There’s nothing like the joy of a new relationship, when the road ahead seems sunny and bright.
Your world becomes centered around this object of your latest passion, and you throw caution to the wind as you start to make serious plans. As Henry Alford wrote in the New York Times, it’s all too easy to become “heedlessly romantic,” ignoring the rules of etiquette, if not common sense, and get too close too fast. Sure, there are times when these passionate affairs become the basis for a long and beautiful relationship. However, when they come to a disastrous conclusion, we suffer inner torments at best, and outer humiliation at worst (think the Winona Forever tattoo on Johnny Depp's arm). Alford cautions his readers to avoid the fast lane in the romance highway. For that matter, if you want any relationship to last, there’s good evidence that taking it slow is the best way to ensure that the relationship will not only survive but maintain its quality.
Alford’s article made me wonder whether the tendency to get into what I would call “bad, mad” relationships varies by an individual’s personality. Some people seem able to make good relationship decisions fairly consistently, whereas others just go from one romantic hot mess to another. The most likely candidate among many possible personal qualities for this discrepancy is what social psychologists call adult attachment style. Based on research conducted a number of decades ago on babies and children, psychologists who study close relationships developed a scheme for classifying the way that adults relate to their intimate partners. The resulting body of literature is now the cornerstone for much of our understanding of adult relationships.
The way we interact with our adult romantic partners, the research maintains, carries vestiges from our earliest relationships with our parents. Adult attachment style, then, reflects the grown-up version of the way we mentally represented our caregivers when we were infants. The large majority of adults are capable of “secure attachment,” meaning that they value their close relationships but don’t feel overly distraught at being separated for a period of time. People who are insecurely attached, in contrast, may fall into one of two types:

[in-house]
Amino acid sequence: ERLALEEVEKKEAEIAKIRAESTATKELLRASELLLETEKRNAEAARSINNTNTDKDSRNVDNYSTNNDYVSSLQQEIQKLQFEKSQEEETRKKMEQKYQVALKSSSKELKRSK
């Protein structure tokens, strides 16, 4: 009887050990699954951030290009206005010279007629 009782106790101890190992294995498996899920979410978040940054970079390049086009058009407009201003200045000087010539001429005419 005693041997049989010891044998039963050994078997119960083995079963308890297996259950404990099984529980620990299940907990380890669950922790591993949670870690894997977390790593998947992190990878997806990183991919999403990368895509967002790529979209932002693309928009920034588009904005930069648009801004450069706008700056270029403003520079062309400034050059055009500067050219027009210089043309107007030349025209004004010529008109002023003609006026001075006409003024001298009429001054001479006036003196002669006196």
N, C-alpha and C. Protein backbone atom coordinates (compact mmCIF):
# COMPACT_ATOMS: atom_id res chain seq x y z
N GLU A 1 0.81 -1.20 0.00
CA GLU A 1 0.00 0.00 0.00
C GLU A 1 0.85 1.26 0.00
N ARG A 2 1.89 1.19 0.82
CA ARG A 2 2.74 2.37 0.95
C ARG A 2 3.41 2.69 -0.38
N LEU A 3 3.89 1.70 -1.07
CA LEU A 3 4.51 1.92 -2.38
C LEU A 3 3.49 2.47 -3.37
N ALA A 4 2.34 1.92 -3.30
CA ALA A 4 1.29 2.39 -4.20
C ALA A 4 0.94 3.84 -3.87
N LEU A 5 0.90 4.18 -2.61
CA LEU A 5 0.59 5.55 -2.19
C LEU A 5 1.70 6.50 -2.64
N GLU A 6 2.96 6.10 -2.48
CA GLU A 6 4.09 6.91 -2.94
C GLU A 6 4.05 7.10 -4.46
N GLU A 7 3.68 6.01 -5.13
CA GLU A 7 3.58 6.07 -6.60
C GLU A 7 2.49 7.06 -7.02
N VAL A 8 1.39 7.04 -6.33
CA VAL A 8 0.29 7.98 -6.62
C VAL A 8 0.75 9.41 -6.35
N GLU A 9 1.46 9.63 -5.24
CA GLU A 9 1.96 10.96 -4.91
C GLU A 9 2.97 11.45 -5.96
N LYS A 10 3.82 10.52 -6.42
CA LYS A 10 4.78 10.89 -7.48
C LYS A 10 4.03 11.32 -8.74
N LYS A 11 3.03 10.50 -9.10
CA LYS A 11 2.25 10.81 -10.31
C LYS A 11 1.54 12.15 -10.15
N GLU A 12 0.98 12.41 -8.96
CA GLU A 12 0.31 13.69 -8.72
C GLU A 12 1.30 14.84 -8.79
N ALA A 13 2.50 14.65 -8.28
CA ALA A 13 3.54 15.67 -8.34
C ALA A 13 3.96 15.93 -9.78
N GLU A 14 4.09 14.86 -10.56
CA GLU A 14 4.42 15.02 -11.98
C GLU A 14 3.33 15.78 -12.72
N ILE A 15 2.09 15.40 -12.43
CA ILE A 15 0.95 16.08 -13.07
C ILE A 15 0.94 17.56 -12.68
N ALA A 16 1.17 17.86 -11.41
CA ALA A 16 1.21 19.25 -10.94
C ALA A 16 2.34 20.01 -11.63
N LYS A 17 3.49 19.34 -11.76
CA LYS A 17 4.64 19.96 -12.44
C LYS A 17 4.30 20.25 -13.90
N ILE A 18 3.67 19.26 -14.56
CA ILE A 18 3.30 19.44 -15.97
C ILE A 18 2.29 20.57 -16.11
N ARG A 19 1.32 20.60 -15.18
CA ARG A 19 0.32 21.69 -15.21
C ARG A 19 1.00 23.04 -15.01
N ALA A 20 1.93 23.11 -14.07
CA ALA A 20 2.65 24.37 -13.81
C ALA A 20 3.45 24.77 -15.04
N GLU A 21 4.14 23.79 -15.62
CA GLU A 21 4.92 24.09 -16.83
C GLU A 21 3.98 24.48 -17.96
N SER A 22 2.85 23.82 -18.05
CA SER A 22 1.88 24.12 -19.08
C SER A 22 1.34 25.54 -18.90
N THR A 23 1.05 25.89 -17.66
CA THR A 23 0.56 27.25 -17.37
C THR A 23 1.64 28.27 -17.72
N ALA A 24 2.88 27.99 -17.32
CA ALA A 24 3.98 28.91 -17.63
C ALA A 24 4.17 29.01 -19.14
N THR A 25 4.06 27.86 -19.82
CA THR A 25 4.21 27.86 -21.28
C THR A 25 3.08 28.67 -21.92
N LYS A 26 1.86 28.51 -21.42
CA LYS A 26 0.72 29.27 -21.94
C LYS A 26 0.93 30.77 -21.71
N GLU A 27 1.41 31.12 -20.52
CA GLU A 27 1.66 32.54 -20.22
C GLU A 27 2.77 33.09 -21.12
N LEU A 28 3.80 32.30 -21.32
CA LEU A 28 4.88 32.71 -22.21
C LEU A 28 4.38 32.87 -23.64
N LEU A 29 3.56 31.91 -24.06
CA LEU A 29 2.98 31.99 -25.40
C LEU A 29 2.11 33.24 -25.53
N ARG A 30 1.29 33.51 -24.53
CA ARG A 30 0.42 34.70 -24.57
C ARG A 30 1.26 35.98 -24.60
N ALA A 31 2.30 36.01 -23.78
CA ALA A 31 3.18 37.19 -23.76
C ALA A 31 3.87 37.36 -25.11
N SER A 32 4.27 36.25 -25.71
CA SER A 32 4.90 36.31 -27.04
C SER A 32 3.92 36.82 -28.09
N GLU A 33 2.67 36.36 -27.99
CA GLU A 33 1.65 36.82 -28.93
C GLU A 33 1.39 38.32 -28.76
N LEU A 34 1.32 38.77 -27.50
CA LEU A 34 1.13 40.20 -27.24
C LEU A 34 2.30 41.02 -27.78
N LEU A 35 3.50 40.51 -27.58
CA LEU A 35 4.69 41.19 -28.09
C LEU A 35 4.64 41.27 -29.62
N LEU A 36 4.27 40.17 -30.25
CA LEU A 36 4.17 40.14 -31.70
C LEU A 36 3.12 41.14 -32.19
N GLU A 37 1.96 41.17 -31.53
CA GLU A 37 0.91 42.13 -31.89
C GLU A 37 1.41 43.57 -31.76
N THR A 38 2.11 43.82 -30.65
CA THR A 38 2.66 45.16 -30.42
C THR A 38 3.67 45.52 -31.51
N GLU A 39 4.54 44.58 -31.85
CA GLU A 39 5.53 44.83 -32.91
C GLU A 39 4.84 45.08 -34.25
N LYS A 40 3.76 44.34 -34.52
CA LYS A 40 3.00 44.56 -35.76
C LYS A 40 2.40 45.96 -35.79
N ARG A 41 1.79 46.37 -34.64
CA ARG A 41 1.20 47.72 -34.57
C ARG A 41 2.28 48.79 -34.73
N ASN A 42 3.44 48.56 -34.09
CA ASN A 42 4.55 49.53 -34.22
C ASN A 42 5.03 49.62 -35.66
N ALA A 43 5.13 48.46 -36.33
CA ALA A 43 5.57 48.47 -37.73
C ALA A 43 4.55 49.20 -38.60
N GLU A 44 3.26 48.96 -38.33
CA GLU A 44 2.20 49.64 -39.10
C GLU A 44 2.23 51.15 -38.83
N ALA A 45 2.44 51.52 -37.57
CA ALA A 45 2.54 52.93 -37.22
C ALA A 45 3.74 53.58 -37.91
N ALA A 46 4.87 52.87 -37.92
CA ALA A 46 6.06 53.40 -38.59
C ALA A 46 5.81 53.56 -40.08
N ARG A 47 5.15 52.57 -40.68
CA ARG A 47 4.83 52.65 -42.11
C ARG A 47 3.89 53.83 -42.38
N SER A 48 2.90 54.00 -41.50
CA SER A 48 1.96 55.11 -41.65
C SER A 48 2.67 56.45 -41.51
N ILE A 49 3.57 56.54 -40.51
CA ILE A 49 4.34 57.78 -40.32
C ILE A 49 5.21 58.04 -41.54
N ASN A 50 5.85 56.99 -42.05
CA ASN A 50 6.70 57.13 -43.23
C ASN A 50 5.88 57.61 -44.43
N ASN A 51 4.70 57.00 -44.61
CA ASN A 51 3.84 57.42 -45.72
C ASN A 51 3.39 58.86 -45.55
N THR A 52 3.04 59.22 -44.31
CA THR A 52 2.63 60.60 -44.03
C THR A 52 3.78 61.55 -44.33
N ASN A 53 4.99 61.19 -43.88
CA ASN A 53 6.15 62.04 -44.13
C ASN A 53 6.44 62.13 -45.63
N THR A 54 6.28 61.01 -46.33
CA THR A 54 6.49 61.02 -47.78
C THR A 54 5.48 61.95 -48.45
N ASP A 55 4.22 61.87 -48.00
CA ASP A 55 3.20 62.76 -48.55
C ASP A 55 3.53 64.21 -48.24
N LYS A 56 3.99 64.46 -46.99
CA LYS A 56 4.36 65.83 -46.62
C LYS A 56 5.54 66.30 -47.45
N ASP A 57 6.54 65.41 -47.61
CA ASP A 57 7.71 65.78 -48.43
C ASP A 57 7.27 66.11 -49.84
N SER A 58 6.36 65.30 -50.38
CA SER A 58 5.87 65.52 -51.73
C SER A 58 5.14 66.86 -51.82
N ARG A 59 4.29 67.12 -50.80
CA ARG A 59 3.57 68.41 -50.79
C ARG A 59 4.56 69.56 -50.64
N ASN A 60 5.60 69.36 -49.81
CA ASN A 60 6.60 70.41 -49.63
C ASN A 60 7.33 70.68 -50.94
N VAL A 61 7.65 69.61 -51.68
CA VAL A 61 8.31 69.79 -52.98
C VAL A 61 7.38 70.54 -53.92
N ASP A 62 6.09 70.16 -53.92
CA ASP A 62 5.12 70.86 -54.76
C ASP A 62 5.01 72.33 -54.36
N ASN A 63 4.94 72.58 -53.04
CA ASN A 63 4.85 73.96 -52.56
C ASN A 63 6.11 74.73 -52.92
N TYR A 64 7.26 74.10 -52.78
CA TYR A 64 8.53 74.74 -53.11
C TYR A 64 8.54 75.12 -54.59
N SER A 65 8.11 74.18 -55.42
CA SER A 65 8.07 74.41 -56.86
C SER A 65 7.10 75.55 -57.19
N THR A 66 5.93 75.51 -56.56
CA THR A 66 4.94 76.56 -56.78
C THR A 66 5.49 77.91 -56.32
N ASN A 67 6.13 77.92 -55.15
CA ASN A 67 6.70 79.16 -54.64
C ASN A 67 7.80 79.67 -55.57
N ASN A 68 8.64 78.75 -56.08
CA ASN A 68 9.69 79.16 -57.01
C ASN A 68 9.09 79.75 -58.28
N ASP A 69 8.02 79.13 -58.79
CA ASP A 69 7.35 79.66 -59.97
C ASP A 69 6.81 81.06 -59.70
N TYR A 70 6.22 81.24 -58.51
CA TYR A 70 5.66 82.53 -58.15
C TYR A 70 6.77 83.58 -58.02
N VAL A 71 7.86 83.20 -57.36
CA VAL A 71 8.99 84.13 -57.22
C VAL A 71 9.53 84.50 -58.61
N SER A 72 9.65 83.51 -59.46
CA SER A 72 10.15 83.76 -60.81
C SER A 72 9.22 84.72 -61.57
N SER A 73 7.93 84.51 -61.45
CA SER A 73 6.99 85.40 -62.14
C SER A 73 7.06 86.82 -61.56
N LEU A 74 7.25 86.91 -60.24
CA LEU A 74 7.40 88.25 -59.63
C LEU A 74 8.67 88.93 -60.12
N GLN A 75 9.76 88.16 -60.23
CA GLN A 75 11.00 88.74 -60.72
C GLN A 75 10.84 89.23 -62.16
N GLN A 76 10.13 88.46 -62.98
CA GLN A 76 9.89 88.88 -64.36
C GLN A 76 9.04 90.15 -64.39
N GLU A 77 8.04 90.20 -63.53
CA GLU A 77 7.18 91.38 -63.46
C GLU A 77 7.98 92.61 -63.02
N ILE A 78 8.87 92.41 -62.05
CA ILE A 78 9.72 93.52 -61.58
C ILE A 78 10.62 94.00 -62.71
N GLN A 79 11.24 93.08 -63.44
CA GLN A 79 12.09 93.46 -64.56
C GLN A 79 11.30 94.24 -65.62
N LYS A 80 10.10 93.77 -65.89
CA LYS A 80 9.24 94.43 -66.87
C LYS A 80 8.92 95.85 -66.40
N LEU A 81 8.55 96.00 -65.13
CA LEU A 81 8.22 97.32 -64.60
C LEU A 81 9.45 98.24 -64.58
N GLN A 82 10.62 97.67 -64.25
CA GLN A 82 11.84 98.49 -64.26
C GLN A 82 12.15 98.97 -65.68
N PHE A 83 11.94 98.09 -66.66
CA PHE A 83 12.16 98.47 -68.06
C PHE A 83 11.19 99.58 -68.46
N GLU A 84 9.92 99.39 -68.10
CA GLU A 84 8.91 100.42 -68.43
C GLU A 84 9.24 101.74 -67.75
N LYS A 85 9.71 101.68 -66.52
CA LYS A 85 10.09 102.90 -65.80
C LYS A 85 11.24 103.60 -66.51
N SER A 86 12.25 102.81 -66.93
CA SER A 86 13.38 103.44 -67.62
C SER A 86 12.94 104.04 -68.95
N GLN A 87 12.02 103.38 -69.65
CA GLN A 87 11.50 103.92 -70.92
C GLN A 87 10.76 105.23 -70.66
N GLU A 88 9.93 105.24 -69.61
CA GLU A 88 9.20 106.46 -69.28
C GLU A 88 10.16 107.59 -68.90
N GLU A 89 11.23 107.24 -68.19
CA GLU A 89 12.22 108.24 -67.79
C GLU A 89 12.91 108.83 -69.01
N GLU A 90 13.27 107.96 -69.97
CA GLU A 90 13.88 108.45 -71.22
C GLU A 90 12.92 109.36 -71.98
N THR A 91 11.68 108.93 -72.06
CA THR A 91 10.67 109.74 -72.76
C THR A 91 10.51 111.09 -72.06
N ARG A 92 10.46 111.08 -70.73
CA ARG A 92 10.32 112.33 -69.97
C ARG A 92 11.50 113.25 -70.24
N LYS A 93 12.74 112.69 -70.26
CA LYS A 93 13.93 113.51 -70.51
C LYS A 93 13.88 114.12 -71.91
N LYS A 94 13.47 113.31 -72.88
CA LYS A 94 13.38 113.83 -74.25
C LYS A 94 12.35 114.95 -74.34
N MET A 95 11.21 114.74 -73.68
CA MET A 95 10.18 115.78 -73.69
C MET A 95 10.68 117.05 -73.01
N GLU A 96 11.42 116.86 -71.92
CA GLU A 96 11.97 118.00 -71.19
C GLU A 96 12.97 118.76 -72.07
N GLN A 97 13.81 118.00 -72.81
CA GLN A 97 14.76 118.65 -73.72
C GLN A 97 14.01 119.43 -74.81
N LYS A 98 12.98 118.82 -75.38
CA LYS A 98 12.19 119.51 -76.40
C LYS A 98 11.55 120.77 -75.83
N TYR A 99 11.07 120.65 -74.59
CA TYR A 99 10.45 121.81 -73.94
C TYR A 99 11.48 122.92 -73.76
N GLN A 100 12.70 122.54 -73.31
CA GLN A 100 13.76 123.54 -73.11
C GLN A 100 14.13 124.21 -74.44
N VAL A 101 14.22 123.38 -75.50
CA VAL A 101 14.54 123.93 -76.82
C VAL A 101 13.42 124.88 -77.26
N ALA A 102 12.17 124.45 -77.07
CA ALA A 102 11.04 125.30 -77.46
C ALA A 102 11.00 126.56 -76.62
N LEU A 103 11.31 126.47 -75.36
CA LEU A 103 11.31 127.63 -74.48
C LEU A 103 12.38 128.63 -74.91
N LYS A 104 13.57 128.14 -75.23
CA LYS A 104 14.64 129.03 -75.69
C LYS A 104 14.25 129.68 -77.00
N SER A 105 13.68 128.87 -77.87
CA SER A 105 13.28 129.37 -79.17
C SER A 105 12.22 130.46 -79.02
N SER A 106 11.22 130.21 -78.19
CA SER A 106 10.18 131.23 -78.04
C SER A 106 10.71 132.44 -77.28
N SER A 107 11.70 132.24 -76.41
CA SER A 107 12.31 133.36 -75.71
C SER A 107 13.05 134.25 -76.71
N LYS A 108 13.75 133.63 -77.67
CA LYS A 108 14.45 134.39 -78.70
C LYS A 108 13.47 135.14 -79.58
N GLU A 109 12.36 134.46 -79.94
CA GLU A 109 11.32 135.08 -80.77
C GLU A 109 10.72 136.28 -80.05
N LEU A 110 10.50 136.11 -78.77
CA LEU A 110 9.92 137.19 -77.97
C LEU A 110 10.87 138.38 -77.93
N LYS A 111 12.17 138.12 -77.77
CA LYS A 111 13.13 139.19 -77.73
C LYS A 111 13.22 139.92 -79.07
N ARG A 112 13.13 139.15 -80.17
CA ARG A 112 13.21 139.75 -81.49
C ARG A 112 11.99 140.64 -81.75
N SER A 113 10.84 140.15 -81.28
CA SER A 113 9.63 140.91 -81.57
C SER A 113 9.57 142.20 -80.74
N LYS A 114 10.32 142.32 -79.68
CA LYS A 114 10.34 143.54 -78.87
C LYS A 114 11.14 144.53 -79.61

- If you are anxiously attached, you are overly sensitive to cues that your partner will abandon you. As a result, you become overly dependent on your romantic partners.
- In contrast, people who are high on attachment avoidance don’t want to establish emotional bonds with their partners.
Building on Alford’s article with what we know about adult attachment style, it seems that people with an anxious attachment style should be particularly prone to bad, mad love. They push their partners to become too intimate too soon because they fear the love object will slip away. When these relationships come to an end, the anxiously attached are driven almost immediately into another one, which they similarly pursue until it reaches its own logical, unhappy conclusion.
So who is more prone to having these bad, mad relationships? The answer comes from a large-scale analysis by Tianyuan Li and Darius Change of the Chinese University of Hong Kong (2012). Looking at attachment style and relationship quality data from 73 studies covering more than 21,000 individuals, they reported that people who are high on avoidant attachment have poorer quality relationships overall. Whether it’s measures of satisfaction, general connectedness, or support, the avoidant come out lower on nearly all measures of relationship quality. This is not surprising—the avoidant strive to avoid getting close to others. When they are in a relationship, they constantly seek to maintain their independence. But the anxiously attached, in contrast, are happiest when they are in a relationship. Their need for closeness and support may create frequent conflict and sow the seeds of their relationships’ undoing.
Looking more specifically within the anxiously attached’s relationships, University of Western Ontario psychologist Lorne Campbell and Brunel University’s Tara Marshall (2011) identified several reasons for their being most vulnerable to bad, mad love: Their self-esteem tends to be low, and although they feel positively toward their romantic partners, they fear becoming abandoned. As a result, they seek constant reassurance, emotional support, and closeness. Stress can make them emotionally needy and even obsessed with their partners.